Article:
I first met Anthony Johnson during the 2012 Oregon Attorney General primary. I was working on the anti-Dwight Holton campaign, and received an e-mail from a guy named Travis and a guy named Anthony asking if I wanted to meet up in Portland and discuss reform efforts. Little did I know that the meeting would turn into significant friendships with both men. At the time, they expressed their desire to legalize marijuana in Oregon in 2014 if/when the 2012 effort didn't succeed.
At the time there were two Oregon efforts underway, and I told them that if for some reason neither effort worked out, I would do everything I could to support their 2014 pursuit. One of the 2012 initiative efforts fizzled after Oregon's Secretary of State fined the chief petitioner 65k and the other, which made the ballot (Oregon Measure 80), didn't have enough 'yes' votes on Election Day to pass. Zoom forward two years, and here I am consuming marijuana in my house without fear because Oregon voted to legalize marijuana during the 2014 Election via the same initiative effort that Travis and Anthony talked to me about that day in Portland.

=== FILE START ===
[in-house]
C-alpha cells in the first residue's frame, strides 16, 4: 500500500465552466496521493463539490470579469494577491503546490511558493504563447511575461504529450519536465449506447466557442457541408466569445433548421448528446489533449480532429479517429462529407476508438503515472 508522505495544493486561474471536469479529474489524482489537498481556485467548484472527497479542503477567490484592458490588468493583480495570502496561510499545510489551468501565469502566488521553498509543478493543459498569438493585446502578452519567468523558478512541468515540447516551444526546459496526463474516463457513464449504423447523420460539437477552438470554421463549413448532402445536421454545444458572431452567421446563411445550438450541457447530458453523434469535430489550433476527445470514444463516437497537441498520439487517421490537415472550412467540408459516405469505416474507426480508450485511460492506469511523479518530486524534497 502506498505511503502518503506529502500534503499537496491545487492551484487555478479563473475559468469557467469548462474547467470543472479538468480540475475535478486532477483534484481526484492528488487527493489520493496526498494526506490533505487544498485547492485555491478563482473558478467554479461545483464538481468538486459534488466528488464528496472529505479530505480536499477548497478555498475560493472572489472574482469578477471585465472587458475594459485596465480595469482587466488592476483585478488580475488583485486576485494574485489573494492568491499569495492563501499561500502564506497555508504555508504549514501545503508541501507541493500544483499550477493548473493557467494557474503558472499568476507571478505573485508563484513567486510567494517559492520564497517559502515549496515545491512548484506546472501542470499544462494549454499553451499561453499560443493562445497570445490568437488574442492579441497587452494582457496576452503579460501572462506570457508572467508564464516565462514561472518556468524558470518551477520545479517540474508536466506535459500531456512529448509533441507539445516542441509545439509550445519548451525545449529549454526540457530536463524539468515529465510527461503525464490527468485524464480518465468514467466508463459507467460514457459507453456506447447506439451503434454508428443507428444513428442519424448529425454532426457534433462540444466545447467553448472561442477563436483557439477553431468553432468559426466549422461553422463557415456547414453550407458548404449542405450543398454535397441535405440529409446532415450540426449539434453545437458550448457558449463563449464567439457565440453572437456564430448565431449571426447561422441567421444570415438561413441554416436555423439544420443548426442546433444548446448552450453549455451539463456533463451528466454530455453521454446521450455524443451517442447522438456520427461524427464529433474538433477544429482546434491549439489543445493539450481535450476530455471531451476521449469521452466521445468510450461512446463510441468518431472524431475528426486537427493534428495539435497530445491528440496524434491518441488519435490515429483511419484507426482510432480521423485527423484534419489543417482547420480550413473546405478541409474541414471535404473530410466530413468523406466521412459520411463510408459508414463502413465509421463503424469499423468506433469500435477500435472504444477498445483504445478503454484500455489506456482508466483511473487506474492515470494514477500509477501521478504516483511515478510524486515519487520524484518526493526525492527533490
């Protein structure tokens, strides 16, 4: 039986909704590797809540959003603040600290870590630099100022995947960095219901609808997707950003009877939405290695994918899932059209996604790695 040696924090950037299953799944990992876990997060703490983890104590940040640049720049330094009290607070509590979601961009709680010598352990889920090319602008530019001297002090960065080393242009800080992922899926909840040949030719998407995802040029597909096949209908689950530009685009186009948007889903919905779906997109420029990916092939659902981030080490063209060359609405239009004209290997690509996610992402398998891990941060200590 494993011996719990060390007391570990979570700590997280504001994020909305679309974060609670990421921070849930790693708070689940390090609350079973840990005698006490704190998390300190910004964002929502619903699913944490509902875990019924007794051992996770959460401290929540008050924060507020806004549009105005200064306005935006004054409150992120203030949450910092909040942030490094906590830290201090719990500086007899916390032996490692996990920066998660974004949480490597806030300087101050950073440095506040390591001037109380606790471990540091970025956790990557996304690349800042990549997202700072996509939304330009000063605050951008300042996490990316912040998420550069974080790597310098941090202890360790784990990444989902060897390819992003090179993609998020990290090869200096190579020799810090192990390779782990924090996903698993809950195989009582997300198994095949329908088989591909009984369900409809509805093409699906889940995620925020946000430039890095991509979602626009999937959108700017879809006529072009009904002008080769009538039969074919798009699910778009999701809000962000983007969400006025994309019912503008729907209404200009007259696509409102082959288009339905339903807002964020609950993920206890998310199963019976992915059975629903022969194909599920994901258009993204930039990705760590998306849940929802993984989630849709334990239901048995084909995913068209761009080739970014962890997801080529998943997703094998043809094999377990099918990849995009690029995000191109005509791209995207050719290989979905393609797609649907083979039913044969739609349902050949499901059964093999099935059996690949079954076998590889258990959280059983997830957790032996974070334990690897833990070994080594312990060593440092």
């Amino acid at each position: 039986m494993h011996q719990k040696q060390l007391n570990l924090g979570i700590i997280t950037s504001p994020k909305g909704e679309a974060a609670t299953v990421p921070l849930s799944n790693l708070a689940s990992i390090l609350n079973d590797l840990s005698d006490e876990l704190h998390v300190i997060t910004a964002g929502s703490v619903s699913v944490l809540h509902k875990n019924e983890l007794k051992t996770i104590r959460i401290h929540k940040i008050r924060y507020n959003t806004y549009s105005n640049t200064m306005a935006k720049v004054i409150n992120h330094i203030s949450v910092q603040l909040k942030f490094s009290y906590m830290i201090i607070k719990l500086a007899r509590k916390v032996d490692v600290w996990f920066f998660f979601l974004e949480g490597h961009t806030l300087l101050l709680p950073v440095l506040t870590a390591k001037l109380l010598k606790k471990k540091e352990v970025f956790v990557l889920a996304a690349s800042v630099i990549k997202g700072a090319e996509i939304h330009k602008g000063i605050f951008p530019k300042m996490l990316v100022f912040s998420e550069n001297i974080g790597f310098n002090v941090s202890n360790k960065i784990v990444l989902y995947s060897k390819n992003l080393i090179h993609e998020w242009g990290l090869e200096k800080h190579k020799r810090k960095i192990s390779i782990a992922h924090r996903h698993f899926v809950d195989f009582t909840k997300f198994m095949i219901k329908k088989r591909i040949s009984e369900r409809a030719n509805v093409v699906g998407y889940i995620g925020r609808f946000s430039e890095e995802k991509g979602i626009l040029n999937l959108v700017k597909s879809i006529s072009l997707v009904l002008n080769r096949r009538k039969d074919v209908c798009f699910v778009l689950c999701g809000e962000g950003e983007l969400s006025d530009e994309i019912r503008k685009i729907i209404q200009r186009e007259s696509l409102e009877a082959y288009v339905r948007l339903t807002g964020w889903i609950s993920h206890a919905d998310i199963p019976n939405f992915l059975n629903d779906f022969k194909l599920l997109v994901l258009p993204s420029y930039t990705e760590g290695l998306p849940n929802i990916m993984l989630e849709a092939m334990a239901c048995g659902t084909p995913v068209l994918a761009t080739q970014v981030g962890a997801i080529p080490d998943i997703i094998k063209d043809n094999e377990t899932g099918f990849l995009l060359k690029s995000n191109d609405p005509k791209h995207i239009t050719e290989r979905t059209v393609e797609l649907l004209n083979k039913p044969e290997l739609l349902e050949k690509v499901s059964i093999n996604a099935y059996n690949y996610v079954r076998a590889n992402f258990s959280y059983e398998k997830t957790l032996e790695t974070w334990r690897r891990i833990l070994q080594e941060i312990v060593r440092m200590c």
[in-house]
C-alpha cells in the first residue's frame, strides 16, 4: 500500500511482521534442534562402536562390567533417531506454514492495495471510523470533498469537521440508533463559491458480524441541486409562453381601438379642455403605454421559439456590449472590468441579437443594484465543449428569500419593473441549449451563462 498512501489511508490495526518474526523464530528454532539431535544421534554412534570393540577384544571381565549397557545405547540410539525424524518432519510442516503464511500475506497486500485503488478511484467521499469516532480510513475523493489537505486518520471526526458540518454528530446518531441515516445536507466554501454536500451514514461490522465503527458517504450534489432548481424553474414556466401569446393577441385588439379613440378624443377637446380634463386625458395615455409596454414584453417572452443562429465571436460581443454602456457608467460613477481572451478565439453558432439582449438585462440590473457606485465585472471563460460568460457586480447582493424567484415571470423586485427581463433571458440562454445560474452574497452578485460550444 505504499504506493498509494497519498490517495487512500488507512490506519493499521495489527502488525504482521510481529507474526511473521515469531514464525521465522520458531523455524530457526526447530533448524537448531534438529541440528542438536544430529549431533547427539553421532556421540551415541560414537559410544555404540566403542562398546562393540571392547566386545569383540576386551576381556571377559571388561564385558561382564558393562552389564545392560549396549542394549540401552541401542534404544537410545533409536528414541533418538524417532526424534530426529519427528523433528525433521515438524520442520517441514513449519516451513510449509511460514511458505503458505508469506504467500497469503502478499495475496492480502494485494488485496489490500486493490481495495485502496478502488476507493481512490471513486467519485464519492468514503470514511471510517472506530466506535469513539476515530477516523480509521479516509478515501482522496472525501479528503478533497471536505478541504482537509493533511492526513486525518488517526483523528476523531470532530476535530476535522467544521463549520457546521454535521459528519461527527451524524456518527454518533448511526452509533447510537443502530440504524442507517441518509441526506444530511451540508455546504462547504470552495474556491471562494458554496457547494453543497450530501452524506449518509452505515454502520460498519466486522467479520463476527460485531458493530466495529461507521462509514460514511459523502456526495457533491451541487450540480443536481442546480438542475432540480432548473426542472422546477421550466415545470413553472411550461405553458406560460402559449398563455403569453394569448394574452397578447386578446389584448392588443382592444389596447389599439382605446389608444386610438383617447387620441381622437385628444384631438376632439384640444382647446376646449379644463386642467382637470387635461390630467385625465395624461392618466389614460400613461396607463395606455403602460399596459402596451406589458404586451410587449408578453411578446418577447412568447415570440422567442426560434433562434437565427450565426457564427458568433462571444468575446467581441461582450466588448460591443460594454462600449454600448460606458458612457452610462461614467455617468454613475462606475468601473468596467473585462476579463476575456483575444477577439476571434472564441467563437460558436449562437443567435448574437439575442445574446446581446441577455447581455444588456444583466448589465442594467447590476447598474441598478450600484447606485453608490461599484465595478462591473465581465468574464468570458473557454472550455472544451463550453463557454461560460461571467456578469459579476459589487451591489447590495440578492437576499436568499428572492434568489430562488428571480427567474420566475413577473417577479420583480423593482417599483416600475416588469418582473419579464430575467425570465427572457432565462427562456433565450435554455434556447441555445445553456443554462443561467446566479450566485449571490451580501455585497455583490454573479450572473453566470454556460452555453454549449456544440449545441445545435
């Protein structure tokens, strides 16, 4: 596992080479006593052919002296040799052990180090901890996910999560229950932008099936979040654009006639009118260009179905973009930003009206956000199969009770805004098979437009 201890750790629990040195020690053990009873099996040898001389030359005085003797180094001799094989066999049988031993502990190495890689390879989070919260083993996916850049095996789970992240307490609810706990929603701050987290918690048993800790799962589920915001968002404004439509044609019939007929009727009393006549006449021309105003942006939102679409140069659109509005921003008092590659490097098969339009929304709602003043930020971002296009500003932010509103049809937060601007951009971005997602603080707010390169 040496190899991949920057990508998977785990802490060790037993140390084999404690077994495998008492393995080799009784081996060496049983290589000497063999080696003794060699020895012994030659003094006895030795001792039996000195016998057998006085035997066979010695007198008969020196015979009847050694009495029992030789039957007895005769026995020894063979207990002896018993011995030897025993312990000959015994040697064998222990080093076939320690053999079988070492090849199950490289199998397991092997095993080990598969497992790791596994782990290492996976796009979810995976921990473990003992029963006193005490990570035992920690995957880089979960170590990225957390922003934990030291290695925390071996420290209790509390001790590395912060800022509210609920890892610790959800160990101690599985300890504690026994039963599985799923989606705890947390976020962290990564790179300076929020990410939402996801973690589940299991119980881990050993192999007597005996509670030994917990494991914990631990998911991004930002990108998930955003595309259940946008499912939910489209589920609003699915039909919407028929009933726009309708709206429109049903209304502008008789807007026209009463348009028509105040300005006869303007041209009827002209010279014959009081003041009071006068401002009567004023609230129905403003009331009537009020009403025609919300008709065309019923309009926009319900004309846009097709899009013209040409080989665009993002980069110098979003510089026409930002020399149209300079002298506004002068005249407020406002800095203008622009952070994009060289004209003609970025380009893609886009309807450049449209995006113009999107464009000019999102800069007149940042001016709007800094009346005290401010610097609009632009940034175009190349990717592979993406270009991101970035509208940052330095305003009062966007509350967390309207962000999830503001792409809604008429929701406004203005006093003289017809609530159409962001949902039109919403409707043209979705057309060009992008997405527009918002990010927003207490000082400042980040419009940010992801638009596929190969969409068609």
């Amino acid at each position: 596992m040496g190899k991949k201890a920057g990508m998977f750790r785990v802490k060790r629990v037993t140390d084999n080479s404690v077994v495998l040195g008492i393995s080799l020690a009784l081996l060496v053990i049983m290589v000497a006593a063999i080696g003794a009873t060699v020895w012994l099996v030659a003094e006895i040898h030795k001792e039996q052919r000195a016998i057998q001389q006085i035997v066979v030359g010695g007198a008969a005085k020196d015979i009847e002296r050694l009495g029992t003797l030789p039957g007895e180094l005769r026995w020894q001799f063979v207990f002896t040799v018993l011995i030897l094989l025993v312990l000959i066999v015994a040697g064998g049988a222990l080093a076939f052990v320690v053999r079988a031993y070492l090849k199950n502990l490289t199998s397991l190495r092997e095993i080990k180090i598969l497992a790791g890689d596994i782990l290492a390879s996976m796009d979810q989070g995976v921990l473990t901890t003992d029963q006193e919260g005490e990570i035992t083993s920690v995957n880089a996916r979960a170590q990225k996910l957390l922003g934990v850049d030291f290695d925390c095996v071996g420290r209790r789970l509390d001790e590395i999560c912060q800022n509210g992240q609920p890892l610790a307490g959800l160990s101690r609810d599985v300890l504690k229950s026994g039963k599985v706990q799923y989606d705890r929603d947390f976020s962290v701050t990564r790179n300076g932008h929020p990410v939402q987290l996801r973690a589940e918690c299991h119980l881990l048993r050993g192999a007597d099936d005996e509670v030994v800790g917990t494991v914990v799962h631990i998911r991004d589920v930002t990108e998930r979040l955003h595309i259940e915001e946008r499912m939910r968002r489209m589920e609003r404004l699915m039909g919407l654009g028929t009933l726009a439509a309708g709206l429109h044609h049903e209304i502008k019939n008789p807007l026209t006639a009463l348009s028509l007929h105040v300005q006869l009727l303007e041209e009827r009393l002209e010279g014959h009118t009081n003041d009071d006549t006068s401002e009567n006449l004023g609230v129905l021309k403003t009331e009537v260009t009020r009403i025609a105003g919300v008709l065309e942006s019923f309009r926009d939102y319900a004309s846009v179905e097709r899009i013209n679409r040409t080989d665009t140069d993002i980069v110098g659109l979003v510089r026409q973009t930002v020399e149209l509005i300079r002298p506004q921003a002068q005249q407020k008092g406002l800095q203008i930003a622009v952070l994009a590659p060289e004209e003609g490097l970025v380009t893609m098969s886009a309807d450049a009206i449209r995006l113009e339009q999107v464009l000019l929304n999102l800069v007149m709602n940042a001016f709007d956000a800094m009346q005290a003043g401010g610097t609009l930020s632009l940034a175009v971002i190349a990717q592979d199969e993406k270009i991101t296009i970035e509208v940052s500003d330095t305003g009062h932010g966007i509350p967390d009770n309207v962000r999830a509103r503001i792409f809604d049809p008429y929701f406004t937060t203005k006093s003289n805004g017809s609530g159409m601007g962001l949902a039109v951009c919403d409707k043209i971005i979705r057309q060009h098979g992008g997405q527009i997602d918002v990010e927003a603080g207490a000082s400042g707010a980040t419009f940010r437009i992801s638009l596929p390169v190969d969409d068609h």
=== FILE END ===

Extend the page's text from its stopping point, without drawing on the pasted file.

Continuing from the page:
Both men are not done yet. They are originally from Missouri, and plan on making an attempt at a legalization campaign in Missouri in 2016 from afar. Anthony talked about it recently in the Columbia Missourian:
After winning his fight to legalize marijuana in Oregon, Anthony Johnson is rooting for the same to happen in Missouri, where an effort to place the issue on the 2016 ballot is underway.
Johnson, a former Missouri resident and MU graduate who took an interest in the reform of marijuana laws while a student in Columbia, worked for more than two years on the marijuana campaign in Oregon. That effort culminated in approval of the measure on the Nov. 4 ballot. He's planning to help a similar measure pass in Missouri.
"It'll be important for people living in Missouri to take the lead, but I will definitely provide advice from my experience," Johnson said.
Anthony offered up additional quotes:
"I had been working on the issue for about 15 years, starting when I was in a dorm room at the University of Missouri," Johnson said. "I saw firsthand African-American friends treated more harshly for marijuana than my white, middle-class friends, and that was what started my activism."
"For me, first and foremost it's a civil liberties issue," Johnson said, adding that states also can gain revenue through regulating marijuana.
The Show Me Cannabis team is very strong. They have some of the best political minds the marijuana movement has to offer helping them out and serving on their team. If you are not watching Missouri yet, you should be, because Missouri has a great chance of victory in 2016, and if that happens, it will show the rest of America that virtually all states are in play, and have a great chance at ending marijuana prohibition.